Culture and Heritage

The Menhirs at Clendy

Menhirs de Clendy Yverdon-les-Bains
Menhirs de Clendy Yverdon-les-Bains. © Roger Juillerat

    The unique formation of the Clendy Menhirs is the most important Neolithic site in Switzerland. Situated on the shores of Lake Neuchâtel, it comprises 45 standing stones that were erected more than 6000 years ago, and are carved with human form. Some are 4.5 metres tall and weigh up to five tonnes.

    When the level of Upper Lake Neuchâtel decreased by 2.7 m after channeling the watercourses from the Jura (1869-1883), the menhirs appeared on the water surface in Clendy.

    In 1896, engineer Charles de Sinner published a description of the site and affirmed that these blocks had been aligned by man. It was not until 1975 that his claim was confirmed by scientist and geologist Jacques-Henri Gabus.

    These 45 erratic blocks - Alpine rocks swept along by the Rhône glacier – were cut into human shape. Some of them are 4.5 m high and weigh 5 tons. They are comparable to the carved statues of the Mediterranean Neolithic.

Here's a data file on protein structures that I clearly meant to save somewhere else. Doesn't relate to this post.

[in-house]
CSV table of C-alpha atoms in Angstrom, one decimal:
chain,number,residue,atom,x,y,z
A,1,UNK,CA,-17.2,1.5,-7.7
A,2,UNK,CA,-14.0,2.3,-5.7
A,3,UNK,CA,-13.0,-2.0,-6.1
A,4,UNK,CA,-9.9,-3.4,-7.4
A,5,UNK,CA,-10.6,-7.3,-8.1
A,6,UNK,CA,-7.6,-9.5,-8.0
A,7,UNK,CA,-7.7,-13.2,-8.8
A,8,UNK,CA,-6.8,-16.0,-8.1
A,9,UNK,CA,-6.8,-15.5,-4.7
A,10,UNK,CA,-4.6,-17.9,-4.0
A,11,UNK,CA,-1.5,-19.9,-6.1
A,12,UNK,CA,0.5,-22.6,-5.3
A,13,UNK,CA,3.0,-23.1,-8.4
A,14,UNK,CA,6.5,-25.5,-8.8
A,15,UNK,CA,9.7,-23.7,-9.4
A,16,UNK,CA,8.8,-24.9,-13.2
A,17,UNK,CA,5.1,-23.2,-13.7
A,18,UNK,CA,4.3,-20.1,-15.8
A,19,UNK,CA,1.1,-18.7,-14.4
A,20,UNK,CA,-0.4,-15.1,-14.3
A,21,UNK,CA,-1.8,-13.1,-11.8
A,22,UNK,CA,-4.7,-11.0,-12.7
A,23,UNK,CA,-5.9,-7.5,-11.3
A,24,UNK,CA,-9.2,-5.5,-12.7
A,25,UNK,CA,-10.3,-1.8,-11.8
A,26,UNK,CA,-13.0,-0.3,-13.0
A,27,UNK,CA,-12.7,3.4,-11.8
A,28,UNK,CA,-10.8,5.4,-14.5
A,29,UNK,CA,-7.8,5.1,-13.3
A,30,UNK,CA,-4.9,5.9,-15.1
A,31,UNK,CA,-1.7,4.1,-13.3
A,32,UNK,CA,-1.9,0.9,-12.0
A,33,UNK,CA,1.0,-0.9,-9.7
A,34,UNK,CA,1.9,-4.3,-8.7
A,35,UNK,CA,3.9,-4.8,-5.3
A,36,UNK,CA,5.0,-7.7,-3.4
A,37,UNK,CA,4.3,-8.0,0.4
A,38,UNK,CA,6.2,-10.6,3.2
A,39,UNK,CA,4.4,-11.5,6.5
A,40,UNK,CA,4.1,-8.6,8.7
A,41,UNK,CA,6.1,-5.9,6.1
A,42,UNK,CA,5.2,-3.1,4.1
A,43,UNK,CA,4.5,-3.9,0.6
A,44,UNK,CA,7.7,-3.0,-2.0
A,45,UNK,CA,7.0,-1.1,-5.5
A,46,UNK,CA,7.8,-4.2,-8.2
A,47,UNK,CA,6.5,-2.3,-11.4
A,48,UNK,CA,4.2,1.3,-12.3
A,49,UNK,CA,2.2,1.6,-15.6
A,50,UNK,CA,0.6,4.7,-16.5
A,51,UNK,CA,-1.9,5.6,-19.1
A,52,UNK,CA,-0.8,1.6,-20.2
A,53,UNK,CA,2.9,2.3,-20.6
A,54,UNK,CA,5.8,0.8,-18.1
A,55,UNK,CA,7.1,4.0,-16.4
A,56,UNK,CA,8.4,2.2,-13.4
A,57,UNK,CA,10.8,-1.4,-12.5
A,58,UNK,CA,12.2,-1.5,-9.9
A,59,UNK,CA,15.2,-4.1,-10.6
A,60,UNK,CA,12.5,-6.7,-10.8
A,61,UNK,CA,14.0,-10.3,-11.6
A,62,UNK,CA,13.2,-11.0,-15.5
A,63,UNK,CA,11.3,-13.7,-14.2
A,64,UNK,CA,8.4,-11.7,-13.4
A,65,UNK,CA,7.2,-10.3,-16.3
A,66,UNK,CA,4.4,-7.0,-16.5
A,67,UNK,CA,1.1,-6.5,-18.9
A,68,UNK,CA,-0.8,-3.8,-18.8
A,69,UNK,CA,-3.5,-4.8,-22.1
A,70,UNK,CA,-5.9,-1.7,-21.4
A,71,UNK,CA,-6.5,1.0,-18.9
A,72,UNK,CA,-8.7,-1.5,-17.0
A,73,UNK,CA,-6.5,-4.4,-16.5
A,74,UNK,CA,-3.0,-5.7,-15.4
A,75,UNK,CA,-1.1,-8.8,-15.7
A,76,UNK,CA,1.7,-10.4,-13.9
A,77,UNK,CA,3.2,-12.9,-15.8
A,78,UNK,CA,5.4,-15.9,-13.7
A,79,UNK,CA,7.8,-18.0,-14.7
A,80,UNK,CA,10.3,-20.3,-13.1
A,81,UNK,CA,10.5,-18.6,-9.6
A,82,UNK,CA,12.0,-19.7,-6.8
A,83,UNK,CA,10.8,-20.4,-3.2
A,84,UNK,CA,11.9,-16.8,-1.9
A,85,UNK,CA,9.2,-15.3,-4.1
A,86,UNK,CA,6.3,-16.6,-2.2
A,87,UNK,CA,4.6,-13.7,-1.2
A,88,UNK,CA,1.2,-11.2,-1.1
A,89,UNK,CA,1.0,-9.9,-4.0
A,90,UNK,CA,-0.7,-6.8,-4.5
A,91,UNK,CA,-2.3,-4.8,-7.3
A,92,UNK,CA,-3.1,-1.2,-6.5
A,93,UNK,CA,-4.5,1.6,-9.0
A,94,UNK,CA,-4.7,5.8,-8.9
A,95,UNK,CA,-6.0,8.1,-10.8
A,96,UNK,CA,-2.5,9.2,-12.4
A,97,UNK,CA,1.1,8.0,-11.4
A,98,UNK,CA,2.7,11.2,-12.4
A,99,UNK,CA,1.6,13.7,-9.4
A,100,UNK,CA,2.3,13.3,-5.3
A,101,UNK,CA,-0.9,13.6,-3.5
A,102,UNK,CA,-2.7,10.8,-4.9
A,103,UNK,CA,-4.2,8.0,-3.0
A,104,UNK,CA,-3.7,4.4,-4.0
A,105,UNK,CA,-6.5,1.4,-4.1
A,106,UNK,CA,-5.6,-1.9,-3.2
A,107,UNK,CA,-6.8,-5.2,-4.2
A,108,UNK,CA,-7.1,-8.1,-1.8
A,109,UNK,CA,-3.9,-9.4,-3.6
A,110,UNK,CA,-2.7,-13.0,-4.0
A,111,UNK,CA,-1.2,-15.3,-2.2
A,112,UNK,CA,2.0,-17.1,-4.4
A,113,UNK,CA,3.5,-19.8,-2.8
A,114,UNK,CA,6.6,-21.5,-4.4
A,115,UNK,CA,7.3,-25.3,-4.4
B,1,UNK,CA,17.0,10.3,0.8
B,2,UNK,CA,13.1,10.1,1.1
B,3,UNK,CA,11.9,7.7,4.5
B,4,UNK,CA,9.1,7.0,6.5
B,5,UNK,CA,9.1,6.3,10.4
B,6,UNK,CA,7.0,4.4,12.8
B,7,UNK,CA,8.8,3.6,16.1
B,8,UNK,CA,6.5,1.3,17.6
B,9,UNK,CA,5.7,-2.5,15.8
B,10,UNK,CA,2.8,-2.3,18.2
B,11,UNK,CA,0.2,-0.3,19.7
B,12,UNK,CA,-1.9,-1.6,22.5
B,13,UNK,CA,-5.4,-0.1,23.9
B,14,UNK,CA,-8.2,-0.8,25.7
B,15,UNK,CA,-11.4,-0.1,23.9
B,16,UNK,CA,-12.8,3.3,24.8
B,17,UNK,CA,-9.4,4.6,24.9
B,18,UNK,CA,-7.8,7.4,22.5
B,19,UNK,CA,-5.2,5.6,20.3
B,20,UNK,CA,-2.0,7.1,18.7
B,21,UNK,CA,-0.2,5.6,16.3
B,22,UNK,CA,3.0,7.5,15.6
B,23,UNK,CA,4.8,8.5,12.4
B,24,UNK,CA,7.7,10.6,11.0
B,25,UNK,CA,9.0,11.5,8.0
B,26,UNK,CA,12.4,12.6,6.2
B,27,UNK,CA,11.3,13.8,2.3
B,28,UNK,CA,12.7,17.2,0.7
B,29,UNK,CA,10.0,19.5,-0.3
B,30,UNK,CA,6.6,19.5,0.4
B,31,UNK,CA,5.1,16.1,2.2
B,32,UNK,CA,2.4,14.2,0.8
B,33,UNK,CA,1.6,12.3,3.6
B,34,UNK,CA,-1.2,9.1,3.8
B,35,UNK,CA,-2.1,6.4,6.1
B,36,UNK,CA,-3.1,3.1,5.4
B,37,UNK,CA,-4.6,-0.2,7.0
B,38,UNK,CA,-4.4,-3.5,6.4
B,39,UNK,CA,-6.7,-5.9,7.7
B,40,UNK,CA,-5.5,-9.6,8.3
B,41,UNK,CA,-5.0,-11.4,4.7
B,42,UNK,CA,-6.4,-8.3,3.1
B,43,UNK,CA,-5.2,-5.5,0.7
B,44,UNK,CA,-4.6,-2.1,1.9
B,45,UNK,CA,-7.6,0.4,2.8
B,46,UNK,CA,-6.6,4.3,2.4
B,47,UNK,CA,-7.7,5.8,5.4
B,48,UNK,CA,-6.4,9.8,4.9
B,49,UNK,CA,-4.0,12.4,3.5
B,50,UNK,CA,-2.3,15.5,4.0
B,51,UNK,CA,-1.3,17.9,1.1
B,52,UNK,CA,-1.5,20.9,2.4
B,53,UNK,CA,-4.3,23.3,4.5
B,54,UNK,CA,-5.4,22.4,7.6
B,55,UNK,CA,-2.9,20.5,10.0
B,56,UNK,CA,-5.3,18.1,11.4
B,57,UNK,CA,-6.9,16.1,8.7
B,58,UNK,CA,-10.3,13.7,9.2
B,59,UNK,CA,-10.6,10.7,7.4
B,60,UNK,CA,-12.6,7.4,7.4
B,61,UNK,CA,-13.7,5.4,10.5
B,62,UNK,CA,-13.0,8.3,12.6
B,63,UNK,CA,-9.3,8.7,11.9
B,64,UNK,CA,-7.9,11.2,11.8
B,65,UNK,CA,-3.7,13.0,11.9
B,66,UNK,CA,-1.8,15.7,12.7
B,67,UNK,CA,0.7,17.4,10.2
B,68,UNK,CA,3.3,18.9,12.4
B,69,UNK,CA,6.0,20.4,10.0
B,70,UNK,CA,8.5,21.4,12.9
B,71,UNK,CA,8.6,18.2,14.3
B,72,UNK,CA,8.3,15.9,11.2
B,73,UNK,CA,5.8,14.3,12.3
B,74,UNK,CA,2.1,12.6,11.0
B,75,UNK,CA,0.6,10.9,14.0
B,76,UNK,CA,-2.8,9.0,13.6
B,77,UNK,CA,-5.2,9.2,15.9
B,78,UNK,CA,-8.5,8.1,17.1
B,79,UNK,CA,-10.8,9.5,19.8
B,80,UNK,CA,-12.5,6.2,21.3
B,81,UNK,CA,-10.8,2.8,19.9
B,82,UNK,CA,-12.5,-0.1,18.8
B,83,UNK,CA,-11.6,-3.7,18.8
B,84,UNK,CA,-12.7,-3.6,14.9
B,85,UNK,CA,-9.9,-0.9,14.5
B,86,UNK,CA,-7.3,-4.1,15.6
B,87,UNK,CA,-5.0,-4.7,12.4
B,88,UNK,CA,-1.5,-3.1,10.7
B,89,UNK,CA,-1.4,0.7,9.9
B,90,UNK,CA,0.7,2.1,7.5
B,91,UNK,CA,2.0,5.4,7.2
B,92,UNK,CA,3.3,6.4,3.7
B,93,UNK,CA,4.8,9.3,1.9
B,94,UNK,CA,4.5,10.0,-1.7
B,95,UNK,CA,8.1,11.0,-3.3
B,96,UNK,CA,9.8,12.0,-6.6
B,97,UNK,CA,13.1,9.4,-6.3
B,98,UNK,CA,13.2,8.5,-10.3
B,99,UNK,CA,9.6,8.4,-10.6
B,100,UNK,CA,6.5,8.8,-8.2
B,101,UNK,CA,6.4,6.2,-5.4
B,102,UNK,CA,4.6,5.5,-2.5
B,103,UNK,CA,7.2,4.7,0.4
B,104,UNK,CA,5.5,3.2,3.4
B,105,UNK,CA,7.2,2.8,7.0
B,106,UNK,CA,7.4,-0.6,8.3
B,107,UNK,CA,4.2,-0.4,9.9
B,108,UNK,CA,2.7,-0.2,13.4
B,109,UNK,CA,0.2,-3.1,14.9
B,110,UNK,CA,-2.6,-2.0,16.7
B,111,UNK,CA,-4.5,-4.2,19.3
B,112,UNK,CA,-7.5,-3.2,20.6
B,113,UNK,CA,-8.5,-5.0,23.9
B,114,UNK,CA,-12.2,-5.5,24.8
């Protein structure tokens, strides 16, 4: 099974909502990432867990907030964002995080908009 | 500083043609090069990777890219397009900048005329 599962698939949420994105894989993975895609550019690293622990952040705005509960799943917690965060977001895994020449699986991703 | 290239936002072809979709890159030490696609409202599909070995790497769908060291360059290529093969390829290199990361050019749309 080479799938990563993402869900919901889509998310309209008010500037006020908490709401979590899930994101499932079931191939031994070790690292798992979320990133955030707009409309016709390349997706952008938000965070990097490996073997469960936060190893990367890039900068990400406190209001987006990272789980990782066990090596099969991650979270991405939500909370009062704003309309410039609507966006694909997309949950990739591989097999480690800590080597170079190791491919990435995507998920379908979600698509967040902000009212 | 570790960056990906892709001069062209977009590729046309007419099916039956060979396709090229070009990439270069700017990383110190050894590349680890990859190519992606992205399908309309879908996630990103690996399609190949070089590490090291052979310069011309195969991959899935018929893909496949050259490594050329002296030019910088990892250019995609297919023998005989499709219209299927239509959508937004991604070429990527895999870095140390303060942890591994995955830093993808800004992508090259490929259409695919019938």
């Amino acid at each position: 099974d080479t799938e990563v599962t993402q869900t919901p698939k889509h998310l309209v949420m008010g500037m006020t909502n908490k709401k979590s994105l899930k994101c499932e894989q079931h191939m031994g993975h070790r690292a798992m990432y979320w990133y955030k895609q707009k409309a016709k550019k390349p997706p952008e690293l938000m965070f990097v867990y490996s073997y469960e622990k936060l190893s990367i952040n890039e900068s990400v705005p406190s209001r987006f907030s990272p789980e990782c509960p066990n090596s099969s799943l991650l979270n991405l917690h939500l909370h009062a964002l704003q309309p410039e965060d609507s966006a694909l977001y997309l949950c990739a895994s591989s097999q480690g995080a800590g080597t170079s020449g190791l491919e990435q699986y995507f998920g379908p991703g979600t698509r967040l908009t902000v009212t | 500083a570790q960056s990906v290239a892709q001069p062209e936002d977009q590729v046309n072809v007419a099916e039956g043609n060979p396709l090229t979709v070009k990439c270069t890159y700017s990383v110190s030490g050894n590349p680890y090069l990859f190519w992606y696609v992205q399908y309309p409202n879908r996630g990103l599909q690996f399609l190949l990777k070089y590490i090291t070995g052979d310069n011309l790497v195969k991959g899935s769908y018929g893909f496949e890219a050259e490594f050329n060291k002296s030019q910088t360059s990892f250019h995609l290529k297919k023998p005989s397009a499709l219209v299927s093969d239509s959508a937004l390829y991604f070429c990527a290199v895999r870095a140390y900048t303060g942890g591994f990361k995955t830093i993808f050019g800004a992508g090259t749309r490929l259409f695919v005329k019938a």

As the site was not covered with trees in those days, there was a view from east to west, from the rivers to the mountains, from the stars to the Moon.

    After erosion caused by strong lake transgression, the menhirs started collapsing in 850 B.C. They were re-erected in 1986.
    This unique site in Switzerland resembles the one in Carnac in France. Some claim that benign waves can be felt there.

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